The Loneliness of Being a Stay-at-Home Dad

Radu Sigheti / Reuters
Editor’s Note: This article previously appeared in a different format as part of The Atlantic’s Notes section, retired in 2021.

Several readers have responded to a callout we made in our Daily newsletter yesterday (as part of our Working series) asking for perspectives from stay-at-home dads and how their experience is different from being a stay-at-home mom. One of the most prominent themes is the lack of social support—and even stigma—experienced by men. A reader elaborates on that theme below (with tweets added by me), and his name is Chris Bernholdt, who blogs at DadNCharge:

As a board member of the National At-Home Dad Network and a stay-at-home dad for the past eight years, it was always our family’s plan for me to stay home if the opportunity arose. I was a public school teacher who put my career on hold so I could be home with our children. My wife, as the primary breadwinner, embraced her role, as did I, and we did what was best for our family.

The majority of people see 2008 as a defining year for stay-at-home parents. While many men lost their jobs and fell into the role as the primary caregiver, many of us made the conscious decision to be home with our children instead of having a stranger raise them in daycare. For many of us, this choice has meant everything to our relationships with our children.

I can’t say that it’s all good. No job is perfect and it has had its ups and downs. Most notably, being a stay-at-home dad can be isolating. While our numbers have steadily increased over the past 10 years, it has been difficult to find other dads to connect with.

I’ve encountered people who run the gamut on their feelings about a man staying at home. I have encountered people who haven’t taken me seriously, have put me down, or saw me as a threat at the playground because I was a man.

On the other side, I have found moms who are accepting of me because we are all parents in the end. When I lived in Rochester, NY, I had a group of moms that I was very close with and they included me. They saw me as an equal and weren’t hung up on labels. That acceptance is everything to us stay-at-home dads.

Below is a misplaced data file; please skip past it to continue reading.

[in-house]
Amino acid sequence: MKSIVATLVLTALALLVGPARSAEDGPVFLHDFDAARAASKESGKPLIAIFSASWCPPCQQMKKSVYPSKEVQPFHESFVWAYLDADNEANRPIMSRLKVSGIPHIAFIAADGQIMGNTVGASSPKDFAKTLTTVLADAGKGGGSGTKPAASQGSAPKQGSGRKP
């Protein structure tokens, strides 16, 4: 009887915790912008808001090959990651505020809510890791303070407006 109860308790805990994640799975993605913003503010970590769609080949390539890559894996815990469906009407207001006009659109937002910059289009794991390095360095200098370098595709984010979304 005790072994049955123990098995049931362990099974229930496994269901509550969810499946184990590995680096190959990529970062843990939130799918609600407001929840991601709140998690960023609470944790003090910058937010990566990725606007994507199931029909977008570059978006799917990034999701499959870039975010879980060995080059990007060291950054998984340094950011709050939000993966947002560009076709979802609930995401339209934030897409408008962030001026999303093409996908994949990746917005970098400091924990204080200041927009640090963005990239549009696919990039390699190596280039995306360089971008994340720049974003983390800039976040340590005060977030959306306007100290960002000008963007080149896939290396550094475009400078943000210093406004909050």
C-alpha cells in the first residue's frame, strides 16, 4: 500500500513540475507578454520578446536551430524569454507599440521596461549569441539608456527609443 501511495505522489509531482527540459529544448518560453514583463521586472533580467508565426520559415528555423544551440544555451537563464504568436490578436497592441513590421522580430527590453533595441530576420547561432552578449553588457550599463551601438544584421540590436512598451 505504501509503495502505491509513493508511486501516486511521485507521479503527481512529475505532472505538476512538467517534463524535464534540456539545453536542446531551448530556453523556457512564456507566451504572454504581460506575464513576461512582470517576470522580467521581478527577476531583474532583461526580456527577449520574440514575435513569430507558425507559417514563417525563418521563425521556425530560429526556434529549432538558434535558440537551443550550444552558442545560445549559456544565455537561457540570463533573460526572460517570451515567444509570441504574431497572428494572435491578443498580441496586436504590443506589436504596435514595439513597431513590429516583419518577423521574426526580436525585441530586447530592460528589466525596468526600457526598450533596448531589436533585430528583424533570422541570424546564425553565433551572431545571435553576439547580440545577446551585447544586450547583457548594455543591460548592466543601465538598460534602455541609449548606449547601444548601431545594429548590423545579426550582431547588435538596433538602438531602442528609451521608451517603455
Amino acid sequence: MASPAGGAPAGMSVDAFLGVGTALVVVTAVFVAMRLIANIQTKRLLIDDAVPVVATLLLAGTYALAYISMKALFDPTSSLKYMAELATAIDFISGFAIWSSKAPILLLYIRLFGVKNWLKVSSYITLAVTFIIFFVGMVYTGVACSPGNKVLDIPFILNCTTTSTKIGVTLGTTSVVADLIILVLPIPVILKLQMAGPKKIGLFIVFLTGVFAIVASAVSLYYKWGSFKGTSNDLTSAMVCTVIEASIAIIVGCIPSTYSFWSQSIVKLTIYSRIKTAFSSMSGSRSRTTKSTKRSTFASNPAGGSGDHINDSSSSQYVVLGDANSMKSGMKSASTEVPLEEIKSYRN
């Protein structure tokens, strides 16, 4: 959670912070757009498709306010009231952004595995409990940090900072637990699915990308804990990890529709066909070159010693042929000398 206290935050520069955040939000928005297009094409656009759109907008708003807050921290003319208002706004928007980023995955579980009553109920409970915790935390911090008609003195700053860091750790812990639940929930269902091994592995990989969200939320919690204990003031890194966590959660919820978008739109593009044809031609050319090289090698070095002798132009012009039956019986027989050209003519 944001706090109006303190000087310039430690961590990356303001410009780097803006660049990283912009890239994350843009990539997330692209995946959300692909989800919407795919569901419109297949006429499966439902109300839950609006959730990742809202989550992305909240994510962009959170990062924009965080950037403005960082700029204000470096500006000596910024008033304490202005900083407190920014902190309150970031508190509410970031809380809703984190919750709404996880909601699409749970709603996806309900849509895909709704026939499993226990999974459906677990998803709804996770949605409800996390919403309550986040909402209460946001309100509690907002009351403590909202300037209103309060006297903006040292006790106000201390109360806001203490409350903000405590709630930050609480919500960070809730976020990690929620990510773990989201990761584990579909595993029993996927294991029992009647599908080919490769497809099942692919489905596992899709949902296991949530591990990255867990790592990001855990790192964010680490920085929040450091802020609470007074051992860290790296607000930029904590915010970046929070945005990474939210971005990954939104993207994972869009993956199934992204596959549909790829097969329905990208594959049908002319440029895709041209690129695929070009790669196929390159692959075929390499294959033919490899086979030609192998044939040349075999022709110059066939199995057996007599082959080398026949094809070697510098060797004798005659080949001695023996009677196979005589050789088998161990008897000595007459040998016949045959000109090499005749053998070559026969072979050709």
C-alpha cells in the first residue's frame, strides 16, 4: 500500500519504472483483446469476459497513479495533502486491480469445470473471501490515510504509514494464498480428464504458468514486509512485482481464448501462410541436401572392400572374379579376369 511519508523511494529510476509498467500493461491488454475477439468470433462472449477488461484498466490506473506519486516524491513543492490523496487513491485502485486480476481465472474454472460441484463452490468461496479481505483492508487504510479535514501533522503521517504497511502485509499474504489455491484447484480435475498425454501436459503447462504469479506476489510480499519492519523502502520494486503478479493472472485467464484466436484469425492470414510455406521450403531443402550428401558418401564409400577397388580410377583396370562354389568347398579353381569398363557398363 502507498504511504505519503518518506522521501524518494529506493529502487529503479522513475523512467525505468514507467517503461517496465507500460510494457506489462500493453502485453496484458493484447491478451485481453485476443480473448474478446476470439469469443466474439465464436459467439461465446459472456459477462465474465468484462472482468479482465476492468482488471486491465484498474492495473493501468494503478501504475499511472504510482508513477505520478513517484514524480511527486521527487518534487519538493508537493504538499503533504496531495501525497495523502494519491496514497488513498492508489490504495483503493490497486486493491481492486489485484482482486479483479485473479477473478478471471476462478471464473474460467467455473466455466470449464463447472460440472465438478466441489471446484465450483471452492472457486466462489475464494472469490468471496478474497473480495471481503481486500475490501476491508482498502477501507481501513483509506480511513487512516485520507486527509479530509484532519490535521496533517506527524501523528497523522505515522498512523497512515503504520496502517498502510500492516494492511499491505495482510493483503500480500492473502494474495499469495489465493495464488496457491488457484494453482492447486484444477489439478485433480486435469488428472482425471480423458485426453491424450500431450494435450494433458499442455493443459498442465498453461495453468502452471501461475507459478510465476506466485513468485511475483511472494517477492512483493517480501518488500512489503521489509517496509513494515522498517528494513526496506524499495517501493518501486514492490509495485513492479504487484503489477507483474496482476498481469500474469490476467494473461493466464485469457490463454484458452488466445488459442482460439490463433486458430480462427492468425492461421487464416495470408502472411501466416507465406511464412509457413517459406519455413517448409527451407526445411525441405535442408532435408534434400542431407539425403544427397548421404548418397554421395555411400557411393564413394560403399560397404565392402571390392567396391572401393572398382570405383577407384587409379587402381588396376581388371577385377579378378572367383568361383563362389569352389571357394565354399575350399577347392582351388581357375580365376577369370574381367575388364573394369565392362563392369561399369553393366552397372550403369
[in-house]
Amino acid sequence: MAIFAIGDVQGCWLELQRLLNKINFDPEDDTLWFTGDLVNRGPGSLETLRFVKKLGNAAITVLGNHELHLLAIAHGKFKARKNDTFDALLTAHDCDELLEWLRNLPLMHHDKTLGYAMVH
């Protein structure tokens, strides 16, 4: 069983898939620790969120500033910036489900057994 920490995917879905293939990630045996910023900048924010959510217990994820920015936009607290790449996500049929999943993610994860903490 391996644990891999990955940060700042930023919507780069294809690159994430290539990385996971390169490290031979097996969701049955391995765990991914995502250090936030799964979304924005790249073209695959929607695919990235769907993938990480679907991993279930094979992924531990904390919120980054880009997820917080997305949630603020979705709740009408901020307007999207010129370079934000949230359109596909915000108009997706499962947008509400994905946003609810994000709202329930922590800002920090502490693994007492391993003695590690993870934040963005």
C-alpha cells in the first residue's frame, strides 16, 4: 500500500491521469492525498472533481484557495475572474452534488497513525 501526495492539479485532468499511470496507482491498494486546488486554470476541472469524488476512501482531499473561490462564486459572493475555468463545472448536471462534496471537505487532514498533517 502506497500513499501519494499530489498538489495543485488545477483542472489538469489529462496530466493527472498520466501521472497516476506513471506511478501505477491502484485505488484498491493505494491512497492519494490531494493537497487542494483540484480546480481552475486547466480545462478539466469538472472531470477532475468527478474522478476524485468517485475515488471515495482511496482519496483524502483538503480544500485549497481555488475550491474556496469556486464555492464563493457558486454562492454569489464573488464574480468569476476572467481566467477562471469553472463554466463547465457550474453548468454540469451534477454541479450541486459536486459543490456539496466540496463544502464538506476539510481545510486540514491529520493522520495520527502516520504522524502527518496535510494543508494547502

That’s why The National At-Home Dad Network puts on an annual convention, which seeks to create support, education, advocacy, and community for stay-at-home dads who feel like they are alone. Depending on where we may live geographically or depending on our community’s traditional roles, we may not know of any other stay-at-home dads in our area. NAHDN helps dads find each other.

Take the isolation of being at home as the primary caregiver and add to that things like: when classes are called Mommy and Me; when you go to change your baby in the men’s restroom and there isn’t a changing table in there—only in the women’s restroom; someone asks if you are babysitting or if you are giving mom the day off. You can feel like less of a parent when those things stack up.

All too often, the bar for expectations is set far too low so, when a dad is seen doing things that moms do everyday, we get overly praised for it. We aren’t Superdads; we are just fathers doing what is nature and taking care of our children, which is what stay-at-home moms are doing and have been doing for us for a long time.  

If anything, staying at home has shown my children that you can be anything you want to be. Traditional roles aren’t so traditional anymore. Families are finding ways to balance working and caregiving in new and creative ways. The important thing is to find out what works for your family and embrace that role.

That sort of husband sounds like a better fit for this reader: